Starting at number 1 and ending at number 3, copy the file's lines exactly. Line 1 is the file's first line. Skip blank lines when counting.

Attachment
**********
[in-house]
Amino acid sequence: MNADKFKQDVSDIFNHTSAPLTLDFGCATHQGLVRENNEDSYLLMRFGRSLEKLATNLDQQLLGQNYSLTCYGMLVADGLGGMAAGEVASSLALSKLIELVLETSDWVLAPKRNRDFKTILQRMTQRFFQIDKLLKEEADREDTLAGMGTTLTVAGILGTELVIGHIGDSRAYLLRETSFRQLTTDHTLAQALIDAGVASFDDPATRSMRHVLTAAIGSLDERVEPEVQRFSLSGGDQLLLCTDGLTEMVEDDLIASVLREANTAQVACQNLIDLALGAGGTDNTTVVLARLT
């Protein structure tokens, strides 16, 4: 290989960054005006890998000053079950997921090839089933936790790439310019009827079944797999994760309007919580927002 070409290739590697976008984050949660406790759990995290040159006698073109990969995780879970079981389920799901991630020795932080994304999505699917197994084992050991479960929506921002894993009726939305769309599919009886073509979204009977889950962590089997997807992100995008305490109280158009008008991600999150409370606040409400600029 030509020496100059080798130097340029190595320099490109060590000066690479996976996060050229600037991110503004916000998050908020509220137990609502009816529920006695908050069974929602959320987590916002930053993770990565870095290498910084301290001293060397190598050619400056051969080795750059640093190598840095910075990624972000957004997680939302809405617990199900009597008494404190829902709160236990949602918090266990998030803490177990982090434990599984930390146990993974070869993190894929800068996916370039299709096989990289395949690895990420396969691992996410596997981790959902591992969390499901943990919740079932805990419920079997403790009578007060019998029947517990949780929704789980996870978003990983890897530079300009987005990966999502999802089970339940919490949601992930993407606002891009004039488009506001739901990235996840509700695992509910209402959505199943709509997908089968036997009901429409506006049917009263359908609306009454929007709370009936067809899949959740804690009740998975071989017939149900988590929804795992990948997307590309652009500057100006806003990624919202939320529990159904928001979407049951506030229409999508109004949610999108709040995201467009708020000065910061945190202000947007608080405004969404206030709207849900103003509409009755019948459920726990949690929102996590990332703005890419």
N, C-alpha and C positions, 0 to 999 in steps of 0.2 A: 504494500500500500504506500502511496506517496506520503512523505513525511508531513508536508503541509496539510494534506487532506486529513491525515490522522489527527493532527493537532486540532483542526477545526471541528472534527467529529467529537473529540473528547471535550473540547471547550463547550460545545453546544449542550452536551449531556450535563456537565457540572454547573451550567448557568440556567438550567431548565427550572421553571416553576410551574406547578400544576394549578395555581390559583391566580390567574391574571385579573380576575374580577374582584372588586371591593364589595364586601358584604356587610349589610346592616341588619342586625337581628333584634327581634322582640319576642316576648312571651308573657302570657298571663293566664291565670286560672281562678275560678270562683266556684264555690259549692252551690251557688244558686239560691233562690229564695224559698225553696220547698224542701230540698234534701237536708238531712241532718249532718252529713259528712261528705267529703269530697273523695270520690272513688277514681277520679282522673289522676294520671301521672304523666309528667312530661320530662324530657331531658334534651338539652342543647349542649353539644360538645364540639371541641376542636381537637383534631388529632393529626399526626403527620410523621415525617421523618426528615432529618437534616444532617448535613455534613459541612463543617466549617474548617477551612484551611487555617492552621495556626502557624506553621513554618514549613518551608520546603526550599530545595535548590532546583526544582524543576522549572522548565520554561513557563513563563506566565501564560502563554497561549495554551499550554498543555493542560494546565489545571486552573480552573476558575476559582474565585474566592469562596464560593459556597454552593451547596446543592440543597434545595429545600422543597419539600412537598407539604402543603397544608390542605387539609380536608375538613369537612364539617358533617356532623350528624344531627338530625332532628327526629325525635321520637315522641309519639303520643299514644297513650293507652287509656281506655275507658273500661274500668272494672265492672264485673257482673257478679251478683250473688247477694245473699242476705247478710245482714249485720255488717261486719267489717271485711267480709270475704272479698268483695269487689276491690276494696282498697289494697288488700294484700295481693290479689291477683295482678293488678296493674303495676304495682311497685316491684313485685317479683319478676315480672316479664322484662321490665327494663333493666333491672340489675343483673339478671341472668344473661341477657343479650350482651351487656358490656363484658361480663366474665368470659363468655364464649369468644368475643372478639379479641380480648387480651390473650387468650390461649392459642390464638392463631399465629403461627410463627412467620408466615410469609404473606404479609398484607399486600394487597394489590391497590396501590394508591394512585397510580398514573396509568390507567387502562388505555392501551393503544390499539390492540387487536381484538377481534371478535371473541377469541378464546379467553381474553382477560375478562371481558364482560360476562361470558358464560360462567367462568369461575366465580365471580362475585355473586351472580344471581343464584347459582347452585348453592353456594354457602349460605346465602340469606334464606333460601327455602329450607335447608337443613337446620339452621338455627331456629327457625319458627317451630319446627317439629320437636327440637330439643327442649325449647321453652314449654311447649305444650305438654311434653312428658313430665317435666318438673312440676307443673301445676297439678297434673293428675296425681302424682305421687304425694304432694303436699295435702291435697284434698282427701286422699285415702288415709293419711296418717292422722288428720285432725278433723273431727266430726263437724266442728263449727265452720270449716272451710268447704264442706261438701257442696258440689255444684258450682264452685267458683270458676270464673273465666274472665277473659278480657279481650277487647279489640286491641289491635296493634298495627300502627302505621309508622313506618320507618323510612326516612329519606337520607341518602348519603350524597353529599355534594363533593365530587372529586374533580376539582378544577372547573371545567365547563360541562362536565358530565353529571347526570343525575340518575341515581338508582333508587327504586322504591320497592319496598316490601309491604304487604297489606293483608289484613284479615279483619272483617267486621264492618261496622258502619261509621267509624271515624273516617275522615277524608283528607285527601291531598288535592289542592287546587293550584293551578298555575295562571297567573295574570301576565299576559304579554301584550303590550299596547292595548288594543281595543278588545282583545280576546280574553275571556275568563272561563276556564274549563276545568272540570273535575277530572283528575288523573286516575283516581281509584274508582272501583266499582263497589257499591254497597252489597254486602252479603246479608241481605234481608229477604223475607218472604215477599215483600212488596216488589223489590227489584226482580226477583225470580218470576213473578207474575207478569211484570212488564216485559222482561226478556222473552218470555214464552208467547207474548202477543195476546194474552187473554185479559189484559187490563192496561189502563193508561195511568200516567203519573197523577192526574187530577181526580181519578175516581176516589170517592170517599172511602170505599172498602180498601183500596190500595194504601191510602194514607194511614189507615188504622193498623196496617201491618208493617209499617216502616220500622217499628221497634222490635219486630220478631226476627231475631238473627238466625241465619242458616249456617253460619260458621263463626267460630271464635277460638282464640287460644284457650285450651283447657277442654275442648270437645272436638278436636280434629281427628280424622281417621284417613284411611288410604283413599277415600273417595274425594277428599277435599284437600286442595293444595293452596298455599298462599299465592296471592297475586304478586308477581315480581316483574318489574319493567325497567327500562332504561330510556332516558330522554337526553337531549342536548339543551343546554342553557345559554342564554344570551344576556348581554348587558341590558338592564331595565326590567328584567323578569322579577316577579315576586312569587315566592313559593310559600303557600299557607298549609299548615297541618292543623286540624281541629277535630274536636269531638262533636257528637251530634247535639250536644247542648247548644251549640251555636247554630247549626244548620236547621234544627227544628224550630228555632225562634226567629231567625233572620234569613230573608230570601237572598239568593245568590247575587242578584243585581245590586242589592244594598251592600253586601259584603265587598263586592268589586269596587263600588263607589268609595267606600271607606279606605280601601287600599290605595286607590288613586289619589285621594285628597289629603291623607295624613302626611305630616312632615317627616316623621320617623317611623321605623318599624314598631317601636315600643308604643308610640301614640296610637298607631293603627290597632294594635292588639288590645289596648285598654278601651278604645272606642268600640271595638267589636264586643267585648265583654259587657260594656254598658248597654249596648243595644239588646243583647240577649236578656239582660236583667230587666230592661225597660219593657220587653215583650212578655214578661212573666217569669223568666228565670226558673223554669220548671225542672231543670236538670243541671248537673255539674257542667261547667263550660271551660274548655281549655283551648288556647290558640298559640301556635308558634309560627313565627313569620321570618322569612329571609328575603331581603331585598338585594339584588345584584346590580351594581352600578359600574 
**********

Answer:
[in-house]
Amino acid sequence: MNADKFKQDVSDIFNHTSAPLTLDFGCATHQGLVRENNEDSYLLMRFGRSLEKLATNLDQQLLGQNYSLTCYGMLVADGLGGMAAGEVASSLALSKLIELVLETSDWVLAPKRNRDFKTILQRMTQRFFQIDKLLKEEADREDTLAGMGTTLTVAGILGTELVIGHIGDSRAYLLRETSFRQLTTDHTLAQALIDAGVASFDDPATRSMRHVLTAAIGSLDERVEPEVQRFSLSGGDQLLLCTDGLTEMVEDDLIASVLREANTAQVACQNLIDLALGAGGTDNTTVVLARLT
């Protein structure tokens, strides 16, 4: 290989960054005006890998000053079950997921090839089933936790790439310019009827079944797999994760309007919580927002 070409290739590697976008984050949660406790759990995290040159006698073109990969995780879970079981389920799901991630020795932080994304999505699917197994084992050991479960929506921002894993009726939305769309599919009886073509979204009977889950962590089997997807992100995008305490109280158009008008991600999150409370606040409400600029 030509020496100059080798130097340029190595320099490109060590000066690479996976996060050229600037991110503004916000998050908020509220137990609502009816529920006695908050069974929602959320987590916002930053993770990565870095290498910084301290001293060397190598050619400056051969080795750059640093190598840095910075990624972000957004997680939302809405617990199900009597008494404190829902709160236990949602918090266990998030803490177990982090434990599984930390146990993974070869993190894929800068996916370039299709096989990289395949690895990420396969691992996410596997981790959902591992969390499901943990919740079932805990419920079997403790009578007060019998029947517990949780929704789980996870978003990983890897530079300009987005990966999502999802089970339940919490949601992930993407606002891009004039488009506001739901990235996840509700695992509910209402959505199943709509997908089968036997009901429409506006049917009263359908609306009454929007709370009936067809899949959740804690009740998975071989017939149900988590929804795992990948997307590309652009500057100006806003990624919202939320529990159904928001979407049951506030229409999508109004949610999108709040995201467009708020000065910061945190202000947007608080405004969404206030709207849900103003509409009755019948459920726990949690929102996590990332703005890419």